“I don’t have one parent, one student who has ever come to me to complain about this,” said Rep. Dan Frankel (D-Allegheny Co.) a Pitt trustee whose legislative district includes a number of college and university campuses. “I never heard anybody talk about the problems that you’re bringing to the table,” he told Balch.

Frankel also expressed concern that any legislation to oversee academic freedom could put Pennsylvania at a disadvantage when it comes to attracting the best scholars and students. That could translate into a loss of research dollars, he said, noting that Pitt ranks seventh nationwide in garnering National Institutes of Health grants.

“Your remarks assume a student who comes to the University or any of our (state) institutions is basically a blank slate that is going to be indoctrinated by slanted professors, without the intellectual capacity to question and challenge and interact and dialog with professors,” he said.

Frankel said he has been impressed with the students he’s come in contact with when he’s lectured. “I have always been challenged by all kinds of different points of view in those environments,” he said.

* Provost James Maher

Students at Pitt who disagree with their professors’ political views are not penalized for their outspokenness with lower grades, Provost James Maher told a state legislative committee at the William Pitt Union Nov. 10.

“We’ve not been able to find a case that would involve a student who was asserting that he or she had been discriminated against in the grading of a class on the basis of their political opinions,” Maher said.

Maher emphasized the University’s commitment to allowing the free exchange of ideas while protecting individual rights.

“Universities really are intended to be meeting grounds for all of the very complicated arguments that characterize the human condition,” he said.

Maher said it is difficult to get people to discuss deeply held differences of opinion without having some people getting upset in the course of the discussion. “We do work hard at making it possible for those discussions to go on in a productive way within the University….” he said.

“We are trying hard to teach the students who are under our responsibility to learn how to be very forceful advocates for their own opinion while respecting the rights and the opinions of the people with whom they are arguing,” he said.

Maher outlined for the panel the detailed grievance procedure (available in the faculty handbook on line at that covers both students and faculty who feel their academic integrity has been breached.

“The policies that frame these discussions have evolved with time but the idea that there should be protections for the rights of every member of the University as the discussions go on is not a new one,” he said, pointing to formal academic integrity policies adopted at Pitt four decades ago.

Maher said most disputes are settled quickly, either with the professor involved or the department chair.

“Most academic integrity complaints involve cheating and exams,” the provost said. “I have not yet been able to find a case, of the many student complaints — and we are not short on student complaints — I have not yet found one that claimed a given student was being mistreated for political opinions.” Maher said he knew of no such cases that had risen to the formal procedure level and that his request to the regional campuses and schools within the University yielded none as well.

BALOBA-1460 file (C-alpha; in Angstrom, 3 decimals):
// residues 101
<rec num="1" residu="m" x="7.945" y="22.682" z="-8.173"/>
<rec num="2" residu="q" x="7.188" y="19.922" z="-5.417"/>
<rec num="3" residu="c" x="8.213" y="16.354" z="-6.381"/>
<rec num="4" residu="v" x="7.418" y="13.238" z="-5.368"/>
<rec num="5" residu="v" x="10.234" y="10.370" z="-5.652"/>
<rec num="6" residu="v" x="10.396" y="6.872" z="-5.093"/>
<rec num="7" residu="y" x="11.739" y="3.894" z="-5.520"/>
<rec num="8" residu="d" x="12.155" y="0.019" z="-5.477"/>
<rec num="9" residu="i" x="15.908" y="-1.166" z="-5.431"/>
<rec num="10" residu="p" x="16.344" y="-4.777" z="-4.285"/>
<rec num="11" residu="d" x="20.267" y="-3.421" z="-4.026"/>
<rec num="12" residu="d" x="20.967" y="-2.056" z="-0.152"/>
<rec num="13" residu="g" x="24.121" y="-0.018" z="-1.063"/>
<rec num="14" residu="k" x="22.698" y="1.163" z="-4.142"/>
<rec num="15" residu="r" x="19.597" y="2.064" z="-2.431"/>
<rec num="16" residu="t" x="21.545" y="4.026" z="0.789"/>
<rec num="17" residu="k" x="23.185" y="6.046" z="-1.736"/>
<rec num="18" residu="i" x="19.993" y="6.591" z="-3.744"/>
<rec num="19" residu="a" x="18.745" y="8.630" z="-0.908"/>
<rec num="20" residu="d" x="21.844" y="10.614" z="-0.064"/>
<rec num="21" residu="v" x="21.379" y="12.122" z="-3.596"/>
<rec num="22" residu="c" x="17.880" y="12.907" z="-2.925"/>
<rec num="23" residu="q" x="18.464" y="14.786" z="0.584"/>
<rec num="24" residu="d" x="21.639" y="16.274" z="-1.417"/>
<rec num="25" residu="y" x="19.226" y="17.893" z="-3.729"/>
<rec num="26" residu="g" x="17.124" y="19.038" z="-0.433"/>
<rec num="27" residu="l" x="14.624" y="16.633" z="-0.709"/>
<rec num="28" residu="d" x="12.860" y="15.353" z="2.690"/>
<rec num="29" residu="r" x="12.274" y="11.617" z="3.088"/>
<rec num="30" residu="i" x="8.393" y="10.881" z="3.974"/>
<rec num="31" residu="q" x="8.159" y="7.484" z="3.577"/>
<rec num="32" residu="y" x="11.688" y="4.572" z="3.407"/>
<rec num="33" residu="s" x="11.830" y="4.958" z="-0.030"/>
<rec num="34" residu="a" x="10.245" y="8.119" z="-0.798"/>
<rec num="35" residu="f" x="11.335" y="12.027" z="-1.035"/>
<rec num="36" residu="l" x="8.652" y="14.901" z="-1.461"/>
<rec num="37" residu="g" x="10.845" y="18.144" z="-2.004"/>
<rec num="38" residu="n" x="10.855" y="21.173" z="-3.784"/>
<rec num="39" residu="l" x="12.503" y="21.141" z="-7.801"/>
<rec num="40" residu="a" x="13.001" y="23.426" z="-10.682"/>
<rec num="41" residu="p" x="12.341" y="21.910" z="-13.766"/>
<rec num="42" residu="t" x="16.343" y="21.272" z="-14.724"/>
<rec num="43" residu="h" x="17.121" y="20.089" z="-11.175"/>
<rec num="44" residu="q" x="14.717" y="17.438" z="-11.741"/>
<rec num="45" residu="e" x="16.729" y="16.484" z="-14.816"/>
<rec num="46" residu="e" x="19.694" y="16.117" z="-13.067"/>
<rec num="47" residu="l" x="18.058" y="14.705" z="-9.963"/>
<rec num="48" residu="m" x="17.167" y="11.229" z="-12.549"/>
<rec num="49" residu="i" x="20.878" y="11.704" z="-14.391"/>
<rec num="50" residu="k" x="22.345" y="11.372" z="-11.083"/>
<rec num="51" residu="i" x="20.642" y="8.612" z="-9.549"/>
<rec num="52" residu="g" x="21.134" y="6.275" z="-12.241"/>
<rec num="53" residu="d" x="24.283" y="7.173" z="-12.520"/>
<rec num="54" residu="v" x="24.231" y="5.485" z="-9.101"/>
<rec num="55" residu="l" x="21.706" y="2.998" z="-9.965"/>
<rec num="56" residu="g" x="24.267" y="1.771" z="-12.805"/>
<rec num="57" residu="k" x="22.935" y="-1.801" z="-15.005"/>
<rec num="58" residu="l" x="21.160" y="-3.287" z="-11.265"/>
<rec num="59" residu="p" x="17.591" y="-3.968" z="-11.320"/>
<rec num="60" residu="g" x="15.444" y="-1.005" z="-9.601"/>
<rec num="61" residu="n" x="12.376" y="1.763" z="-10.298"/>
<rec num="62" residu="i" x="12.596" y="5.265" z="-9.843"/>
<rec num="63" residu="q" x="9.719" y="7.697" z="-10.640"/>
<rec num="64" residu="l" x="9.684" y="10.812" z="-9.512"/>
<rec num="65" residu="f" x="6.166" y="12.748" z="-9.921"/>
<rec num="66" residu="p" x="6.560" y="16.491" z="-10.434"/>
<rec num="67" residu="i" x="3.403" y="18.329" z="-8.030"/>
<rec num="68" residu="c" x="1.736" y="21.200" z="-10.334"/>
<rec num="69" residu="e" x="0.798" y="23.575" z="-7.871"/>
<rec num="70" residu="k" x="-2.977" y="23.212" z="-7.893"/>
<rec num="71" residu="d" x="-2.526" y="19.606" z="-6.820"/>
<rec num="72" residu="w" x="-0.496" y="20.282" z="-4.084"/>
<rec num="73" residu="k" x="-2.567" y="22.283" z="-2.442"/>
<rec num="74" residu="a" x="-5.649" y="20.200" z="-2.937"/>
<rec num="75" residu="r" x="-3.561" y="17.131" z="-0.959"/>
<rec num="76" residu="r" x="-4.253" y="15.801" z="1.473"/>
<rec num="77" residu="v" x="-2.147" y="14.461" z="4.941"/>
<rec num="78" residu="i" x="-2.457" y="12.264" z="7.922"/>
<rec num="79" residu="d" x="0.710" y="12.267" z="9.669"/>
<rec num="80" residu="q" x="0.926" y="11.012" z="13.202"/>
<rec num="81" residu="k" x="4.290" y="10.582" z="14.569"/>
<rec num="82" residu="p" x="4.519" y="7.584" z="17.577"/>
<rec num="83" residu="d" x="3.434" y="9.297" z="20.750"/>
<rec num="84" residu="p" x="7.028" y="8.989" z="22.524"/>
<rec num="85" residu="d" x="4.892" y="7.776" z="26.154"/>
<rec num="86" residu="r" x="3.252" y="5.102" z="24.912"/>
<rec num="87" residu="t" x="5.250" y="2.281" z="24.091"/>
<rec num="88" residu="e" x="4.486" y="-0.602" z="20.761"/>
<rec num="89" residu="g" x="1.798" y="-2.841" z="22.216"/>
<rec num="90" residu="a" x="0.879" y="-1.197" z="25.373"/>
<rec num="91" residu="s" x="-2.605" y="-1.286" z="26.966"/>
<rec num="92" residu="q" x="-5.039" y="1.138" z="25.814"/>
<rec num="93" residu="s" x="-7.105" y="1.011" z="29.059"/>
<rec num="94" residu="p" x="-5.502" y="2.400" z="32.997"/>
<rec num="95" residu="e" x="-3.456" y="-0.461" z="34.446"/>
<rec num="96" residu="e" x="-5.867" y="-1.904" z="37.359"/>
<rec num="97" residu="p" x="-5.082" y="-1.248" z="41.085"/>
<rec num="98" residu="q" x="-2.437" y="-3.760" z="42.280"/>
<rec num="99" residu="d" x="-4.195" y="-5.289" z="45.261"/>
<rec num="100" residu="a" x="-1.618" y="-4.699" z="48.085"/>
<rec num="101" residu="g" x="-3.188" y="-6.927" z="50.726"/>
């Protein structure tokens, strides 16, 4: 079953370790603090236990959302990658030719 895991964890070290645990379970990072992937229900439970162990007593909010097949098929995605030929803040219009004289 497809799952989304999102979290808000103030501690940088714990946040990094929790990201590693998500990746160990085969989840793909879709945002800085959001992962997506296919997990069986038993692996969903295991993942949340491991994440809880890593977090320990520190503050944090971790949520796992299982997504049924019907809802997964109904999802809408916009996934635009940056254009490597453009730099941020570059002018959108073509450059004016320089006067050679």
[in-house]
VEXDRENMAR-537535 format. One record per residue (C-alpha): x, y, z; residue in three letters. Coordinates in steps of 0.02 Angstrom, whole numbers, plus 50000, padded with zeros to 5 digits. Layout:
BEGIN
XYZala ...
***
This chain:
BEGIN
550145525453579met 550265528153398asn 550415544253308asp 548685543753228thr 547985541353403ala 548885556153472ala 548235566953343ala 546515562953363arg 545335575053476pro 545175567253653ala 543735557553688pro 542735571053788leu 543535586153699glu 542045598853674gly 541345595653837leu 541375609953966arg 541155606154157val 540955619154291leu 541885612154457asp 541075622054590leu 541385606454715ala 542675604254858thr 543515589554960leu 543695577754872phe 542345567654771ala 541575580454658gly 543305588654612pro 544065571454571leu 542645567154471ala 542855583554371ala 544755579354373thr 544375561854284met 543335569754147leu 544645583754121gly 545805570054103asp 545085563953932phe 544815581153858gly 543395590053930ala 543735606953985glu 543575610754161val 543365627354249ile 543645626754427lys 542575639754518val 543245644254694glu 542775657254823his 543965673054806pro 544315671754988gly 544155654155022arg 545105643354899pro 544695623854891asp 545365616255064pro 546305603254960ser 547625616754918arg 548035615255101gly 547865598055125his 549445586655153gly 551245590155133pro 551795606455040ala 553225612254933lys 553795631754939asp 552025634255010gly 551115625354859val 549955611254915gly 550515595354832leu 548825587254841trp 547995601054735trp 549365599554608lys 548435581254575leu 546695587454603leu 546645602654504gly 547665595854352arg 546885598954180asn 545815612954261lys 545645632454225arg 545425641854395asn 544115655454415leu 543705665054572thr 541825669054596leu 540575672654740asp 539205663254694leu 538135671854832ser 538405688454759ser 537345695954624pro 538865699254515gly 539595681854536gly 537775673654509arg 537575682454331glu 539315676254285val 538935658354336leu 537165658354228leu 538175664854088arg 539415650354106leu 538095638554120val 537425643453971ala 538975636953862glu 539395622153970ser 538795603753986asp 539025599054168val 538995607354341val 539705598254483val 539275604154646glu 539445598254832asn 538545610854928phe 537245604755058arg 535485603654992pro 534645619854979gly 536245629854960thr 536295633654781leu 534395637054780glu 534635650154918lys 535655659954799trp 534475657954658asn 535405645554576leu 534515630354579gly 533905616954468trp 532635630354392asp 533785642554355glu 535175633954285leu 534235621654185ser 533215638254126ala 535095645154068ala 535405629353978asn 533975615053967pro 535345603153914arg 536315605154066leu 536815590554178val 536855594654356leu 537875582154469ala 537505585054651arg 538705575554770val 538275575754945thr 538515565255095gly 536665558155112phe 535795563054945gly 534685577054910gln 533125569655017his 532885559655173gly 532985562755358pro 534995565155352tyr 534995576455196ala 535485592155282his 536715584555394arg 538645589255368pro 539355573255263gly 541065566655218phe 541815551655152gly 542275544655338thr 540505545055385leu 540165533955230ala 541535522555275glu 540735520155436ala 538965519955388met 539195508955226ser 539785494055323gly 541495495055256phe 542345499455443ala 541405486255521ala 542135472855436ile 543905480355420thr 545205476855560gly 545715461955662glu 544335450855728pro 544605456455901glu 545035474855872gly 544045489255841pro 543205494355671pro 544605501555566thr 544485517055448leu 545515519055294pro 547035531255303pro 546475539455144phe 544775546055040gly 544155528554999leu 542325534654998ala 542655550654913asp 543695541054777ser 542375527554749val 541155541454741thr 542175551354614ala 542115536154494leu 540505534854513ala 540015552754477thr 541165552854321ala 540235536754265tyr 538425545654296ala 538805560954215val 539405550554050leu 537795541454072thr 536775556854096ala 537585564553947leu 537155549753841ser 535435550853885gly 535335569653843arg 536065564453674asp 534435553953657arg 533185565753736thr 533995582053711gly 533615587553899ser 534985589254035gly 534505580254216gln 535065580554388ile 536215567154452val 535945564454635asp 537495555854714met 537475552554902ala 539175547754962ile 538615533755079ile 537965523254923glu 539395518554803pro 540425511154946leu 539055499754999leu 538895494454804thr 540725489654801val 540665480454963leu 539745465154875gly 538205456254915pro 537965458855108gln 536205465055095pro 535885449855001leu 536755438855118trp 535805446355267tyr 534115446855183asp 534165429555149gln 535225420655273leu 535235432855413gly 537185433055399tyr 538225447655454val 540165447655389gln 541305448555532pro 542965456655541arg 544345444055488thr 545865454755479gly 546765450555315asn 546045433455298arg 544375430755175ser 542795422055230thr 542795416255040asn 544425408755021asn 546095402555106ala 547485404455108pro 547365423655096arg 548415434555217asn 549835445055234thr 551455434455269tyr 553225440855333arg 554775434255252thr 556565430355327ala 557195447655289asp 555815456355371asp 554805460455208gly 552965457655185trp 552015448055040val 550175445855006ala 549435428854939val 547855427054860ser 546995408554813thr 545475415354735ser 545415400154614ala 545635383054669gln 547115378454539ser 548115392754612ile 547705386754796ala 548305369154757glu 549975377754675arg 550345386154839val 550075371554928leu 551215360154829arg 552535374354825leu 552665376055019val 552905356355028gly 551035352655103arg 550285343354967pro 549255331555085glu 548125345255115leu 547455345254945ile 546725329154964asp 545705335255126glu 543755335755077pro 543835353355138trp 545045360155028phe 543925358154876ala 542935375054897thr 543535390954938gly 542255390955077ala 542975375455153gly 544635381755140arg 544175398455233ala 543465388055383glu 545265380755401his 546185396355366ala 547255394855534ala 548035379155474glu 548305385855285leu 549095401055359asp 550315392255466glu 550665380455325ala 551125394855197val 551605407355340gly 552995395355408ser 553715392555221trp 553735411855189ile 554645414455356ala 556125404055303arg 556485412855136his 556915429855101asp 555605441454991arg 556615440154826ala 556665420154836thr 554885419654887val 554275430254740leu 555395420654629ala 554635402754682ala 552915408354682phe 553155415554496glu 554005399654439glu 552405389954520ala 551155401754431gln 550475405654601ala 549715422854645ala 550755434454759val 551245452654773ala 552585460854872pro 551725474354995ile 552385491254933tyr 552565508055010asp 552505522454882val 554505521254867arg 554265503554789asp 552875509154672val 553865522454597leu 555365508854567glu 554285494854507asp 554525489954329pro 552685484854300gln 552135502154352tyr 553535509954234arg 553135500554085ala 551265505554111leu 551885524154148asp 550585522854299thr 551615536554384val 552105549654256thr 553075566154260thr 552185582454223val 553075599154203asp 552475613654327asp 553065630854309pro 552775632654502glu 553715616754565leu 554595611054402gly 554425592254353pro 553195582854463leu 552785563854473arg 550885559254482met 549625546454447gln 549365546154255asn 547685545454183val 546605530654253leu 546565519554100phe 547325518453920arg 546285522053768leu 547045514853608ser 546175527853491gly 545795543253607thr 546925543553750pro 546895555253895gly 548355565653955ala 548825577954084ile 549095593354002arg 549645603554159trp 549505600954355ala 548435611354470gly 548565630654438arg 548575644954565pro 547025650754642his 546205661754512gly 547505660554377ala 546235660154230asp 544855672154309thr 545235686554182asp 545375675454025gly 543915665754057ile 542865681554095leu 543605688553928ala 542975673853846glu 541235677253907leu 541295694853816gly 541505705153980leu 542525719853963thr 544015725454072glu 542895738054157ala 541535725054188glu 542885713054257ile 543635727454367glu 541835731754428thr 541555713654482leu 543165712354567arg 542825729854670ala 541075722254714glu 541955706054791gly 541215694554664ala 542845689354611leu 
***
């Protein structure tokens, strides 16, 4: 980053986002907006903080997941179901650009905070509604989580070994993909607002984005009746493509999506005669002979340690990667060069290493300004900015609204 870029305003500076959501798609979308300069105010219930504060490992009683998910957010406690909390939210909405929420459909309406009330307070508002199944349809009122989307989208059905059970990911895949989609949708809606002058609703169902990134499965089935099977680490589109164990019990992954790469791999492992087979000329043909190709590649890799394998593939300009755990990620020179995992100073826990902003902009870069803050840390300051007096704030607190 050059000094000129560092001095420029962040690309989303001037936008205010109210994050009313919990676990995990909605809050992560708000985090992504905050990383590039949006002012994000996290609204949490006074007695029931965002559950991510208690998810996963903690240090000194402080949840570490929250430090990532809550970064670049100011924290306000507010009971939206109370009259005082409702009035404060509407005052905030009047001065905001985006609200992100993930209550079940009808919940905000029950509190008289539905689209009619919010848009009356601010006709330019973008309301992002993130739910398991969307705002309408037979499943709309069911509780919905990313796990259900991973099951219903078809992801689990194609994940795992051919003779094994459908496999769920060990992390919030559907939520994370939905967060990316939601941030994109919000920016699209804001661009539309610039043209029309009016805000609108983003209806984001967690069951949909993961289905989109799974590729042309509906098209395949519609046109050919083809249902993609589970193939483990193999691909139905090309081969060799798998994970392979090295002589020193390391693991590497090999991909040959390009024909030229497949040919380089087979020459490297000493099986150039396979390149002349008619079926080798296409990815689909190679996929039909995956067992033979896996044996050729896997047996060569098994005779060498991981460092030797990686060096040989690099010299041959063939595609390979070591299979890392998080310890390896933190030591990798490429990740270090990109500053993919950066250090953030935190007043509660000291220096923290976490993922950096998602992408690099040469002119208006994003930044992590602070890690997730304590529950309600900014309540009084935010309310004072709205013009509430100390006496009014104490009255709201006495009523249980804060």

“I don’t think that means it could never happen. I think we’ve got procedures in place, and policies in place that provide protections, precisely because it is imaginable that it could happen but I do believe the faculty are sufficiently aware of how seriously we take this issue; that they do regard it as an important part of their professional responsibilities not to get into a stance where they could be legitimately charged with having violated a student’s rights in that way.”

In questioning following his statement, Maher expressed confidence that students are indeed aware of their rights.

“If we were to ask just 15 or 20 or a hundred kids outside of this building, how many of them do you think would be aware of the process they can avail themselves of?” committee member and House Resolution 177 author Rep. Gibson Armstrong (R-Lancaster Co.), asked.

Noting that academic integrity is covered when incoming students are told about policies on plagiarism and cheating, Maher said, “If you ask them questions about what their rights were, I think most of them would have a pretty clear understanding.”

Speaking in support of status quo

Several Pitt students and faculty members spoke in favor of the status quo when the House select committee opened the floor for public comments.

Undergraduate student Rachael Dizard expressed concern that well-intentioned legislation could backfire. She defended her professors, whom she said had never graded her unfairly because of her viewpoint.

“I very much support (HR 177’s) purported goal,” she said. “My main concern is that House Resolution 177 will have the polar opposite effect on the academic and intellectual climate at colleges and universities than it intends to have.

“The best professors that I have had here at the University of Pittsburgh are also the ones with whom I’ve argued the most. I have never been penalized for disagreeing with one of my professors,” said Dizard during the Nov. 10 public comment session.

Don Martin, an associate professor in the School of Education, said students want to know their professors’ viewpoints.

“Students want to know your position,” he said. “They find you to be fraudulent if you don’t express your point of view. That doesn’t mean that you’re trying to indoctrinate them.”

Second-year law student Grant Hackley said the University’s grievance policy is effective. He argued against state oversight on academic integrity issues.